Trump vic­tory in­ten­si­fies un­cer­tain­ties

Daily Local News (West Chester, PA) - - MARKETPLACE - By Josh Boak, David Mchugh and Joe McDon­ald

Don­ald Trump’s prom­ise to put Amer­ica first helped pro­pel him to the U.S. pres­i­dency. But he also un­leashed un­cer­tainty on the global econ­omy by skew­er­ing trad­ing part­ners and of­fer­ing few specifics that might calm al­lies or busi­nesses.

Fi­nan­cial mar­kets reacted quickly and neg­a­tively to the un­knowns of a Trump stew­ard­ship of the world’s largest econ­omy. By Wed­nes­day af­ter­noon, though, stocks had re­bounded, es­pe­cially those in­volv­ing drug com­pa­nies, de­fense con­trac­tors and firms that re­build in­fra­struc­ture, which could ben­e­fit from a Trump ad­min­is­tra­tion.

Many an­a­lysts asked: Will — or can —Trump shed his ag­gres­sive rhetoric?

“We sim­ply can’t know what type of Pres­i­dent Trump will be,” said Paul Ash­worth, chief U.S. econ­o­mist for Cap­i­tal Eco­nomics.

Trump had cam­paigned by vow­ing to rip up trade deals he deems un­fa­vor­able. He promised penal­ties for U.S. com­pa­nies that off­shore fac­tory jobs. He would la­bel China a cur­rency ma­nip­u­la­tor. He would re­peal Pres­i­dent Barack Obama’s health care law.

He staked his cred­i­bil­ity on erect­ing a wall along the Mex­i­can bor­der and lim­it­ing im­mi­gra­tion — ideas that con­nected with a mainly white work­ing class that’s felt aban­doned by po­lit­i­cal lead­ers.

The pres­i­dent-elect has promised to spur growth with a roughly $6 bil­lion tax cut over the next decade. It’s a pol­icy that could help the U.S. econ­omy but also cause its na­tional debt to jump, ac­cord­ing to econ­o­mists. Trump would also use tax cred­its to fund in­fra­struc­ture projects, say­ing he could de­liver $1 tril­lion in in­vest­ment over 10 years.

“Mr. Trump has pro­posed tax cuts and dereg­u­la­tion,” said Brian Wes­bury, chief econ­o­mist at First Trust Port­fo­lios. “That’s not a bad start. We have never seen a tax cut we don’t ap­pre­ci­ate.”

An­a­lysts at Credit Suisse noted that Trump “will learn quickly the power of his new pul­pit” as the mar­kets re­spond to his pro­nounce­ments.

“This morn­ing’s rally in in­fra­struc­ture-re­lated in­vest­ments has demon­strated that the mar­ket will re­act to any specifics it hears,” an­a­lysts at the Swiss bank con­cluded.

Yet Trump has pro­vided so few fleshed-out pol­icy de­tails that he fos­tered the im­pres­sion of a White House that would be run largely on his in­stincts. For some in­vestors and an­a­lysts, that ap­proach has left a sense of un­ease about the pos­si­ble di­rec­tion of the U.S. econ­omy un­der his watch.

Among other things, Trump has floated the idea of ne­glect­ing the na­tional debt to ne­go­ti­ate for bet­ter terms. He ar­gued that he can boost growth by cut­ting taxes for the wealthy, slash­ing reg­u­la­tions and re­duc­ing the coun­try’s de­pen­dence on im­ports.

The flip side, ac­cord­ing to the Com­mit­tee for a Re­spon­si­ble Fed­eral Bud­get, is that Trump’s plans would raise the na­tional debt by $5.3 tril­lion over 10 years. This would be on top of the $9 tril­lion that the na­tional debt is al­ready pro­jected to rise by the Con­gres­sional Bud­get Of­fice. The increase in debt risks mak­ing it more ex­pen­sive for the United States to bor­row.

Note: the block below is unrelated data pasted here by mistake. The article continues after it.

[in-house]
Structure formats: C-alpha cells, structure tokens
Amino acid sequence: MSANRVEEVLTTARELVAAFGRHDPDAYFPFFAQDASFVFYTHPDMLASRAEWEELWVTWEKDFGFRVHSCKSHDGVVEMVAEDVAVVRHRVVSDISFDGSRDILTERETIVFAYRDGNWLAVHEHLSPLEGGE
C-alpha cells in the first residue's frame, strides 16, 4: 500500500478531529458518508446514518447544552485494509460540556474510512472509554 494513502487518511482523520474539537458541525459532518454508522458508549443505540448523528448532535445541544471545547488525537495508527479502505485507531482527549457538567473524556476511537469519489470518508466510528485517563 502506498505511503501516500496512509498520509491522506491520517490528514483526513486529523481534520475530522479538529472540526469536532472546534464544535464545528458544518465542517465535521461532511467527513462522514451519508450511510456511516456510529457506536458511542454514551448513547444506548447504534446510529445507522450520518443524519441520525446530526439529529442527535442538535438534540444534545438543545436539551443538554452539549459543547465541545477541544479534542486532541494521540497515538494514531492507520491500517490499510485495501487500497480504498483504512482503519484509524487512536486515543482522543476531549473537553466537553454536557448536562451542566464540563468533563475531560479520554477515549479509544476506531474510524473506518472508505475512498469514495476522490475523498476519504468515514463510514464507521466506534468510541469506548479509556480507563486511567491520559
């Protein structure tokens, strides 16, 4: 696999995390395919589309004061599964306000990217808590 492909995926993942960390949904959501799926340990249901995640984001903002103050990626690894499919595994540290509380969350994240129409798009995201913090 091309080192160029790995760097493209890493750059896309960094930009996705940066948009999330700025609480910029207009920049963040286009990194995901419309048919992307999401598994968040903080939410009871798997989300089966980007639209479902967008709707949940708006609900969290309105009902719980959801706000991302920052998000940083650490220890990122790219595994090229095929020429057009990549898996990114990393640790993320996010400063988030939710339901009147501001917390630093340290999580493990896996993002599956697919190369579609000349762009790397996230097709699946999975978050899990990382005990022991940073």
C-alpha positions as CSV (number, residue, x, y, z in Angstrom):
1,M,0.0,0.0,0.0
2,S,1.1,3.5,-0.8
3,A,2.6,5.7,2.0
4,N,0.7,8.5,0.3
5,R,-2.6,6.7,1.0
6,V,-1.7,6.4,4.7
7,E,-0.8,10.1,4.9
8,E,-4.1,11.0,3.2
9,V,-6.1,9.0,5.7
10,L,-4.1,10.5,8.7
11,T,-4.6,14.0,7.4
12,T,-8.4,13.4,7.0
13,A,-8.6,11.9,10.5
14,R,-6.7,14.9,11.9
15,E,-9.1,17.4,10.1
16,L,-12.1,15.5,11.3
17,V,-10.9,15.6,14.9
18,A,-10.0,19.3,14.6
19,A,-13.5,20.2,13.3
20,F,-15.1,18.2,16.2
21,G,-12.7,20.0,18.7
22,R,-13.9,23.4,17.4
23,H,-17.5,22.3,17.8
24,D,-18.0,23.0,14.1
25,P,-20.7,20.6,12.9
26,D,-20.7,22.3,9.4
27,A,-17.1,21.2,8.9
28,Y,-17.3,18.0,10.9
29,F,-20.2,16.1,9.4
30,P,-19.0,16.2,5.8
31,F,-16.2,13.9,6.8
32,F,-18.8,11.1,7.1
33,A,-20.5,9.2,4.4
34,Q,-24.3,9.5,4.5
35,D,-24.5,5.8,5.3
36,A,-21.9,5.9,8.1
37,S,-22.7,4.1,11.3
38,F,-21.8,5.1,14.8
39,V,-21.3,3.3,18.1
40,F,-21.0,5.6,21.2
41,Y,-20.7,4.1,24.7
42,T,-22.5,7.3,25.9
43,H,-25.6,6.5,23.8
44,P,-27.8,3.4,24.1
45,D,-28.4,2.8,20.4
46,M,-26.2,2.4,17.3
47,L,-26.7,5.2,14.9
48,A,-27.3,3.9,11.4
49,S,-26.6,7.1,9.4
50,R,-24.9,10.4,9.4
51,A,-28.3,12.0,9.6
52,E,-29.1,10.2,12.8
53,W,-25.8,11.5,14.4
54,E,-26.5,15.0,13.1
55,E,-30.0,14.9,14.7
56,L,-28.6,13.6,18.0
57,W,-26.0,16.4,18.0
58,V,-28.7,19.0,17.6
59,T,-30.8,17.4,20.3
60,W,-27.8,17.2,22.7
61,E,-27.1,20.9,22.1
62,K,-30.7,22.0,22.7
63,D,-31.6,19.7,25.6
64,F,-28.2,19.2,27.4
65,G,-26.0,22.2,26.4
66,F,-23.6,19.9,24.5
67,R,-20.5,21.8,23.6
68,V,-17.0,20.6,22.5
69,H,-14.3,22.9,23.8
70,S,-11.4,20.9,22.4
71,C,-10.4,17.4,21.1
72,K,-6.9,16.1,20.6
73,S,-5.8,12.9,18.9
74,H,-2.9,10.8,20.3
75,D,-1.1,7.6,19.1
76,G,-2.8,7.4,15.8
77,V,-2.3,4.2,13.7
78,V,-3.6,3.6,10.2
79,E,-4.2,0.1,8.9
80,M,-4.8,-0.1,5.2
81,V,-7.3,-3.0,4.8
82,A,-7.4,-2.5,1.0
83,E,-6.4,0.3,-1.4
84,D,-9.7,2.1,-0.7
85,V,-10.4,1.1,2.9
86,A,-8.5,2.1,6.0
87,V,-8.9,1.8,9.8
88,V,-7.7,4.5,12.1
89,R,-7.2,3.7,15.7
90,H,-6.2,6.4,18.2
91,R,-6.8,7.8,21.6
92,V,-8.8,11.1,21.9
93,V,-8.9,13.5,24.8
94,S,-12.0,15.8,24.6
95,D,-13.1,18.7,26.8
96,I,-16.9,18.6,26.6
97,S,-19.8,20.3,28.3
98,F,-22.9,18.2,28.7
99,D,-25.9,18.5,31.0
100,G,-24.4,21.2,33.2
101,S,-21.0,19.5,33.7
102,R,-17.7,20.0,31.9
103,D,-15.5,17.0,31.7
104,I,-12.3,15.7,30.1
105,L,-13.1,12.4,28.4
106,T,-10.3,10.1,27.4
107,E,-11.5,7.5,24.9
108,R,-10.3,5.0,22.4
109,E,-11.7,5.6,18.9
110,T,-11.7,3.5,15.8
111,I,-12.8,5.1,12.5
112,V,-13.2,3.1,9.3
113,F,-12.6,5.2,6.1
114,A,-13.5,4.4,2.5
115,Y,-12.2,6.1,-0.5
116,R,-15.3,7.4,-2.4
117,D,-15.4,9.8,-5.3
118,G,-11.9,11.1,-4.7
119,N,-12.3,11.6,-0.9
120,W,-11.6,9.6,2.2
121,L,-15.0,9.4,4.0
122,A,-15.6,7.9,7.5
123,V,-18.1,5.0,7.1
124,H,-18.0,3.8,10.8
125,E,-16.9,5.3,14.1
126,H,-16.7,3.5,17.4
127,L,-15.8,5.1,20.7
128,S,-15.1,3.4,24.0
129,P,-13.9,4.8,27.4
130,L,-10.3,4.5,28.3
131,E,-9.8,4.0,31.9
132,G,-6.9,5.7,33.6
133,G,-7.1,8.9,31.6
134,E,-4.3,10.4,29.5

Trump has in­sisted that the U.S. econ­omy can grow nearly 4 per­cent a year — roughly dou­ble its cur­rent pace. The Fed­eral Re­serve has es­ti­mated that growth will av­er­age be­low 2 per­cent. (Dur­ing his cam­paign, Trump at­tacked the U.S. cen­tral bank as a pawn of Obama.)

Even his tax plans have raised ques­tions about whether sin­gle par­ents might face a higher tax bur­den while the wealthy en­joy siz­able sav­ings. The top 1 per­cent of earn­ers would re­ceive, on av­er­age, a tax cut of $214,690 in 2017, ac­cord­ing to the Tax Pol­icy Cen­ter. Those in the top 0.1 per­cent would en­joy a tax cut of more than $1 mil­lion.

“Tak­ing Trump’s cam­paign rhetoric at face value, there is rea­son to be­lieve that the poli­cies he sup­ports could push the U.S. into a re­ces­sion and could cre­ate wider con­ta­gion,” said Me­gan Greene, chief econ­o­mist at Man­ulife As­set Man­age­ment.

The one cer­tainty is that Trump “will face fewer ob­sta­cles in push­ing through his agenda” be­cause of the Repub­li­can ma­jori­ties in both the House and Se­nate, Greene said.

Un­cer­tainty it­self car­ries risks to the global econ­omy and has been one fac­tor in slow­ing growth since the 2008 fi­nan­cial cri­sis and Great Re­ces­sion. It can make busi­nesses and gov­ern­ment post­pone spend­ing on new plants, in­fra­struc­ture and jobs.

Key trad­ing part­ners ap­pear ner­vous, though their anx­i­eties might ap­pear to be vin­di­ca­tion for Trump vot­ers who op­pose glob­al­iza­tion.

MICHAEL PROBST — THE AS­SO­CI­ATED PRESS

A bro­ker re­acts as Pres­i­den­t­elect Don­ald Trump shows up­ona tele­vi­sion screen at the stock mar­ket in Frank­furt, Ger­many, Wed­nes­day.

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